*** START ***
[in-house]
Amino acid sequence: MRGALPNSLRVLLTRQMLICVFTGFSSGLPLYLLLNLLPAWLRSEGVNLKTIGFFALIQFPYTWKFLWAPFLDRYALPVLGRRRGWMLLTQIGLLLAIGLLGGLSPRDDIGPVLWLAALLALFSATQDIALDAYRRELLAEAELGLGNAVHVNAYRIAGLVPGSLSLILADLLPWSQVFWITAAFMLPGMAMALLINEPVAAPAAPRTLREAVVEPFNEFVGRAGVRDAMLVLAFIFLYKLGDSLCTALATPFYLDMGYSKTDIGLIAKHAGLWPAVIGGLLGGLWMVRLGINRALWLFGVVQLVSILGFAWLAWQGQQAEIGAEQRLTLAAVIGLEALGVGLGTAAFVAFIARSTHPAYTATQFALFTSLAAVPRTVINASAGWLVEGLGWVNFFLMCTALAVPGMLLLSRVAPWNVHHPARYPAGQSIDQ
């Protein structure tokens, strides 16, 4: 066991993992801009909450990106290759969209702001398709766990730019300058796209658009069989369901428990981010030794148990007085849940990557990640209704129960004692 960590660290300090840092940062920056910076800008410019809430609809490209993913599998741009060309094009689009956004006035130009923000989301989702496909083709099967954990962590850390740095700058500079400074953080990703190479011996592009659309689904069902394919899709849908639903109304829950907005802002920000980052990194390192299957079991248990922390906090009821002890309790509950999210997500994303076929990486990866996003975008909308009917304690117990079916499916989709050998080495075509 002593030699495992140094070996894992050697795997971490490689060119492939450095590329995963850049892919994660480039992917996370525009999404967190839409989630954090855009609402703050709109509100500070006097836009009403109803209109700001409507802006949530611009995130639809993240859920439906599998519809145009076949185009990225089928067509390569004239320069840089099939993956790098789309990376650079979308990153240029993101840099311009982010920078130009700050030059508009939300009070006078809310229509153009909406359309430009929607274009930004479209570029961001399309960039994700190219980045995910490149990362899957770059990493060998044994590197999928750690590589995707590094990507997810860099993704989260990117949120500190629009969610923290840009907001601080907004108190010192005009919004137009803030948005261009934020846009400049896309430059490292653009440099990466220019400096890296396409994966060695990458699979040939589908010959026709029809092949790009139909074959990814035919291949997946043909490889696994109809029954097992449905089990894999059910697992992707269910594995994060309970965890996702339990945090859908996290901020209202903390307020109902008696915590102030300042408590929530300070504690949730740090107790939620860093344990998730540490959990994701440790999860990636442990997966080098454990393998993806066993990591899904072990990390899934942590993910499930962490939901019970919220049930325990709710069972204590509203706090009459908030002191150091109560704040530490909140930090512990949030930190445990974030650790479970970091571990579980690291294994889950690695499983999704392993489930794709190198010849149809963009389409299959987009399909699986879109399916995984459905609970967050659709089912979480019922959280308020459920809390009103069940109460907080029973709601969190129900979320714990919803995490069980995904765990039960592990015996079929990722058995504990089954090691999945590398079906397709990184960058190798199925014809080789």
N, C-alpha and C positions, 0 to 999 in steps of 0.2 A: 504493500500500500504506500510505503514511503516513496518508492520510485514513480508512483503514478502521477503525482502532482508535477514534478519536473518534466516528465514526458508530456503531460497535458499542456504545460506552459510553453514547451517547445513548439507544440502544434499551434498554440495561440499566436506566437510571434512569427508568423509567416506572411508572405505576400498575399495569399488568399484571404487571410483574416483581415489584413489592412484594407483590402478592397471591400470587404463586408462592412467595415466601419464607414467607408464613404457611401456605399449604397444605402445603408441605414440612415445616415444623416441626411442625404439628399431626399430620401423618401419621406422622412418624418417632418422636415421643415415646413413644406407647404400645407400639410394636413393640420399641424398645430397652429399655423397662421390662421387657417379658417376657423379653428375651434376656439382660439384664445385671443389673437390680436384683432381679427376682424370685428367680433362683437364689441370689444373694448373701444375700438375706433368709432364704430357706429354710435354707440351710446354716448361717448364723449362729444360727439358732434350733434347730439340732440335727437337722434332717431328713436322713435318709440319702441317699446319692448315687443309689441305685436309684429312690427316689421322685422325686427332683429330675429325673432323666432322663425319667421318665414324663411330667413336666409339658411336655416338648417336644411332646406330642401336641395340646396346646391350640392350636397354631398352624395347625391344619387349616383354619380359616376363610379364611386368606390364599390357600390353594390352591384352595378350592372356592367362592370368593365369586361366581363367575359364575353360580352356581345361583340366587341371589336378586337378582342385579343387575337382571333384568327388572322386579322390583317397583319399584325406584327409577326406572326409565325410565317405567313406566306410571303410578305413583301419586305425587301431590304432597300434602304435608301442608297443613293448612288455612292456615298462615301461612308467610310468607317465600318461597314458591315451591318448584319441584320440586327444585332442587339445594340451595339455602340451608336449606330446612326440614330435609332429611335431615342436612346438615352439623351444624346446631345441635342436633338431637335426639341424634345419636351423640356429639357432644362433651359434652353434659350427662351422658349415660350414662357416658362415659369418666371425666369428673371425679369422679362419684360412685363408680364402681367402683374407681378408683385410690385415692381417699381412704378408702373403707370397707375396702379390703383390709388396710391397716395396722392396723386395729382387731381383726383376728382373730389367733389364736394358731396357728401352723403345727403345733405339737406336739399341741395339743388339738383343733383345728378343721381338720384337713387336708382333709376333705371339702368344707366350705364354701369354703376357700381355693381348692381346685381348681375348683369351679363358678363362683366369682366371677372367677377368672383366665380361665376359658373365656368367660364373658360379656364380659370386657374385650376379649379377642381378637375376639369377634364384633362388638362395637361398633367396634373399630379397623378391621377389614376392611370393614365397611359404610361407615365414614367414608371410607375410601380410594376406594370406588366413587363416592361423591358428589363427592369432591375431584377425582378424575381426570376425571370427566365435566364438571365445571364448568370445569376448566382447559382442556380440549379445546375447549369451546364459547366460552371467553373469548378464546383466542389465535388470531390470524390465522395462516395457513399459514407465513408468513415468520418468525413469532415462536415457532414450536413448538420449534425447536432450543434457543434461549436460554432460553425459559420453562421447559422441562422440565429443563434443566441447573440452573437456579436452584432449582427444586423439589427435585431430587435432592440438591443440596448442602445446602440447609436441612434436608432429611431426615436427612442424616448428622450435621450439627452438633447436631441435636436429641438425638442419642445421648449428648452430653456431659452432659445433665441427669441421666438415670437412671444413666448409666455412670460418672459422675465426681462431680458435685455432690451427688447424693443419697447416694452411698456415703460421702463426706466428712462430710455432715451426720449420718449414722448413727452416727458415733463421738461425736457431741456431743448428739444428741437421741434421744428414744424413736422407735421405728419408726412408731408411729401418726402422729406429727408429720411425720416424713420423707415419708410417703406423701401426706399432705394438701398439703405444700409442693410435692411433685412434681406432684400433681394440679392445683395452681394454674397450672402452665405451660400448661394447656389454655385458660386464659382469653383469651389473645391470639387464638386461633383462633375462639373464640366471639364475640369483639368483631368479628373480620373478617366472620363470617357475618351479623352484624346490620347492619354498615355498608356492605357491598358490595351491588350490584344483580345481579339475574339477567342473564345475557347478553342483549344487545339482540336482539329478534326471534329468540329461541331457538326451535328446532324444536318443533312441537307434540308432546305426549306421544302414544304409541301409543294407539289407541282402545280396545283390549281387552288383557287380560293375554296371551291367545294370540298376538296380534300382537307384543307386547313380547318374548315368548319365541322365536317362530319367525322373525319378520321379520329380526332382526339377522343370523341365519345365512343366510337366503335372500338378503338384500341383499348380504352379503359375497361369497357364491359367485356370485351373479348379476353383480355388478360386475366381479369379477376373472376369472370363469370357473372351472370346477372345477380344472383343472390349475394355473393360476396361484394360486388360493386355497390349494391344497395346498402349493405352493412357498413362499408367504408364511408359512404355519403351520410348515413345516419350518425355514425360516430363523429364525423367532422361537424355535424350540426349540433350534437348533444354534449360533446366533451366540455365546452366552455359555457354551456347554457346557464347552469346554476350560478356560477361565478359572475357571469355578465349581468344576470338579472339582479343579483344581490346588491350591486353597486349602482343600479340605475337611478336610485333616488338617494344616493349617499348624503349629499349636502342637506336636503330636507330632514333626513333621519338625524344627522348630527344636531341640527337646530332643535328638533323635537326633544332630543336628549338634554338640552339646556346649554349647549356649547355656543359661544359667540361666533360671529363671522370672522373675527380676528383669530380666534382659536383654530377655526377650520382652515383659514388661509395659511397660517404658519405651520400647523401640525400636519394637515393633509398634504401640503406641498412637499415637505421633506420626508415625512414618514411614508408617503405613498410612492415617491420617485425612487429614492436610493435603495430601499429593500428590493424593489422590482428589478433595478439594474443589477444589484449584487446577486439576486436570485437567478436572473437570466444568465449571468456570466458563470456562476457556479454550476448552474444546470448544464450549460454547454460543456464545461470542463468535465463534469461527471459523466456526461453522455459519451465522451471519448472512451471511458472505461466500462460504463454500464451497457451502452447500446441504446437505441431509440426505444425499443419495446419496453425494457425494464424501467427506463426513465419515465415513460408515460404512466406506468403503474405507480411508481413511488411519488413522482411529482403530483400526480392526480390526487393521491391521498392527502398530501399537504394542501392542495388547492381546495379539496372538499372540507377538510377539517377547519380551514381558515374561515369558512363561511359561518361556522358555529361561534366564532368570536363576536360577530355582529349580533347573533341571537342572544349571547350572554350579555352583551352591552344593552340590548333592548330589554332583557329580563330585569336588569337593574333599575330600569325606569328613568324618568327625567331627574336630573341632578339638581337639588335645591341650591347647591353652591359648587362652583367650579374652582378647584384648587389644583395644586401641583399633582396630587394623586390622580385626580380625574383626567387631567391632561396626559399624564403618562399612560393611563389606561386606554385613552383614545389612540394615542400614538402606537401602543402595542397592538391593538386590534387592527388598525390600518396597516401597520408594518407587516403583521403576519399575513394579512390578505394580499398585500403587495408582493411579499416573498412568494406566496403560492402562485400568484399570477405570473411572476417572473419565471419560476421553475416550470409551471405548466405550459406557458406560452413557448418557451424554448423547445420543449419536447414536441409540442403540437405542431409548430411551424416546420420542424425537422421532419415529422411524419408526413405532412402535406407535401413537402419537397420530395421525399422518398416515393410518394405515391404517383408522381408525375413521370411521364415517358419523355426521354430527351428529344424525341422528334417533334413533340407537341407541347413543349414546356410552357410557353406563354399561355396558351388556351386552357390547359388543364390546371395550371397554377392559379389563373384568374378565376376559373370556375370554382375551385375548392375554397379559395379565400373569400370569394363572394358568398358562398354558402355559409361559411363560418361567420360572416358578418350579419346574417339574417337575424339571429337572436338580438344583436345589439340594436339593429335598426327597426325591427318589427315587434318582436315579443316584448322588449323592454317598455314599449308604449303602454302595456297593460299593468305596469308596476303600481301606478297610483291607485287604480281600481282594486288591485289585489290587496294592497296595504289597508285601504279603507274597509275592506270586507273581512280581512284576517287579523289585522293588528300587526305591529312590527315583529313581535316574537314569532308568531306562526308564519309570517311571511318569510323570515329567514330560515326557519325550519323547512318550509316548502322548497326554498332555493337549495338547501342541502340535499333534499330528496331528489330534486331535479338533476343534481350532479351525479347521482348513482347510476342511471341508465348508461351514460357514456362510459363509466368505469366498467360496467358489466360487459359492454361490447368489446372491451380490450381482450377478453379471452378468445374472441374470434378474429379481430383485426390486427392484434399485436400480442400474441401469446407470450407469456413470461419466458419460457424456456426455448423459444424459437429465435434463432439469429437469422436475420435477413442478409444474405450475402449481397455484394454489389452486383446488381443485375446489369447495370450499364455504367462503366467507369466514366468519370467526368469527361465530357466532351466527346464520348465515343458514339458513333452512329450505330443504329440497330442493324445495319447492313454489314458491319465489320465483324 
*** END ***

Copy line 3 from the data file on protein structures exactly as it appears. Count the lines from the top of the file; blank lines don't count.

């Protein structure tokens, strides 16, 4: 066991993992801009909450990106290759969209702001398709766990730019300058796209658009069989369901428990981010030794148990007085849940990557990640209704129960004692 960590660290300090840092940062920056910076800008410019809430609809490209993913599998741009060309094009689009956004006035130009923000989301989702496909083709099967954990962590850390740095700058500079400074953080990703190479011996592009659309689904069902394919899709849908639903109304829950907005802002920000980052990194390192299957079991248990922390906090009821002890309790509950999210997500994303076929990486990866996003975008909308009917304690117990079916499916989709050998080495075509 002593030699495992140094070996894992050697795997971490490689060119492939450095590329995963850049892919994660480039992917996370525009999404967190839409989630954090855009609402703050709109509100500070006097836009009403109803209109700001409507802006949530611009995130639809993240859920439906599998519809145009076949185009990225089928067509390569004239320069840089099939993956790098789309990376650079979308990153240029993101840099311009982010920078130009700050030059508009939300009070006078809310229509153009909406359309430009929607274009930004479209570029961001399309960039994700190219980045995910490149990362899957770059990493060998044994590197999928750690590589995707590094990507997810860099993704989260990117949120500190629009969610923290840009907001601080907004108190010192005009919004137009803030948005261009934020846009400049896309430059490292653009440099990466220019400096890296396409994966060695990458699979040939589908010959026709029809092949790009139909074959990814035919291949997946043909490889696994109809029954097992449905089990894999059910697992992707269910594995994060309970965890996702339990945090859908996290901020209202903390307020109902008696915590102030300042408590929530300070504690949730740090107790939620860093344990998730540490959990994701440790999860990636442990997966080098454990393998993806066993990591899904072990990390899934942590993910499930962490939901019970919220049930325990709710069972204590509203706090009459908030002191150091109560704040530490909140930090512990949030930190445990974030650790479970970091571990579980690291294994889950690695499983999704392993489930794709190198010849149809963009389409299959987009399909699986879109399916995984459905609970967050659709089912979480019922959280308020459920809390009103069940109460907080029973709601969190129900979320714990919803995490069980995904765990039960592990015996079929990722058995504990089954090691999945590398079906397709990184960058190798199925014809080789």